One of the current problems with Bitcoin in physical commerce (payments in stores) is that due to how it solves the doublespend problem, which other decentralized digital currencies have had major issues with, means that unverified transactions are verified on average every 10 minutes through being included in the blockchain. Before a transaction is included in the blockchain it isn’t yet set in stone, and might not end up verified. That means that for transactions over a few dollars where you want to be able to finish the transaction in just seconds, the seller end up having to accept a transaction that where the buyer has a chance of invalidating your payment through pulling of a doublespend within that timeframe of up to 10 minutes on average, since nothing stops him from creating dozens of more transactions spending the same money up until one of them is included in the blockchain.

To be able to process transactions faster and not have to risk having the payment invalidated through the buyer trying to spend the same money in multiple places, some are relying on “green addresses”, which essentially are centralized services that hold the money of the users for them and imitates banks and credit card companies. They are trusted to not sign multiple transactions trying to spend the same money. This requires that you trust these companies to keep your money secure from hackers, and that they won’t run away with them or put restrictions on how you can use it.

Fortunately that’s a problem that also can be avoided using some of Bitcoin’s lesser known features. Bitcoin already supports multisignature payments (multisig transactions) where the transaction only is valid if for example 2 of 3 chosen people have cryptographically signed the transaction. It also supports something called P2SH addresses. Normal addresses are just hashes of public keys from ECDSA sep256k1 cryptographic keypairs, and spending from a normal address requires creating a valid signature of the transaction using the private key that belongs to the public keys. That proves you have the authority to spend the coins. But P2SH addresses are hashes of scripts (“pay to script hash”), which means that to spend money from them you have to provide an input to the script in question that the script accepts, otherwise it’s invalid and won’t be accepted. One example could be to create a script that accepts payouts only to certain addresses, meaning that you only can issue payments from that P2SH address to those specific predetermined addresses. Another thing you can do is to set time limits, so that the coins can’t be spent until a certain time has passed. You can also do far more advanced things, but I won’t go into that now.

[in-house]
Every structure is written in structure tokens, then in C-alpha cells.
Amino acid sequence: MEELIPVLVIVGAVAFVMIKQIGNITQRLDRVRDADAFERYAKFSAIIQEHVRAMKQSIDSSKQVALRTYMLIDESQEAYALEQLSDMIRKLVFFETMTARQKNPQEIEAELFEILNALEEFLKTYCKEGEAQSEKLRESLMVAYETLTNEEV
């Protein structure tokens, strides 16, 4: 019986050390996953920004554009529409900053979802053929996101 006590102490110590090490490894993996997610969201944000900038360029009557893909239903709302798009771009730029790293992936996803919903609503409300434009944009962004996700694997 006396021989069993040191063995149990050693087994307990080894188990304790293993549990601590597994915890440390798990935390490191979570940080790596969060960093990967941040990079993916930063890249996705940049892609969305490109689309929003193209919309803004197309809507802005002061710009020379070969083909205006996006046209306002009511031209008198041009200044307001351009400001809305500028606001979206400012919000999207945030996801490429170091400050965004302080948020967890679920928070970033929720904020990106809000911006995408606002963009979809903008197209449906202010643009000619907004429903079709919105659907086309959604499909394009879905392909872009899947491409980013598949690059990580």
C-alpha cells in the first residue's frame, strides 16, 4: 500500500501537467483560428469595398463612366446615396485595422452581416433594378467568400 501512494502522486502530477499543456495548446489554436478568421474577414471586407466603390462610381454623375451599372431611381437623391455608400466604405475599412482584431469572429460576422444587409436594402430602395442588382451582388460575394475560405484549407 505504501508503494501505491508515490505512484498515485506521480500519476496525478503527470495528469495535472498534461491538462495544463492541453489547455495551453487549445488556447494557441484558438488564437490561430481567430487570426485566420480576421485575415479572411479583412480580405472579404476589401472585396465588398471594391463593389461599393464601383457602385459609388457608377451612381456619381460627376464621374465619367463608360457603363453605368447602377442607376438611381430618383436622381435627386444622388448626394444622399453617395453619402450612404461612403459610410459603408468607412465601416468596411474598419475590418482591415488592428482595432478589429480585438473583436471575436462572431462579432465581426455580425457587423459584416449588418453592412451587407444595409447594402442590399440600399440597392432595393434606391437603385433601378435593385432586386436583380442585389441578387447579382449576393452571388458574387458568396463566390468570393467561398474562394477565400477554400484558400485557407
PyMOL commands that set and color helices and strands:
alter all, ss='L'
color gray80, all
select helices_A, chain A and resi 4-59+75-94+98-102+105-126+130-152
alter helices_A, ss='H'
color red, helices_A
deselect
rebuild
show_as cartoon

So how would we use P2SH to solve the zero-confirmation problem without trusting others with our money? You can do it by reducing the the “green address” companies to notaries. You can create a P2SH address created from a script that for the next 24 hours ONLY allows you to spend money from it if you AND a trusted notary have signed the transaction. After that period you can always send it back to your regular wallet without a signature from the notary (and this means that your money won’t be lost if the notary suddenly closes shop).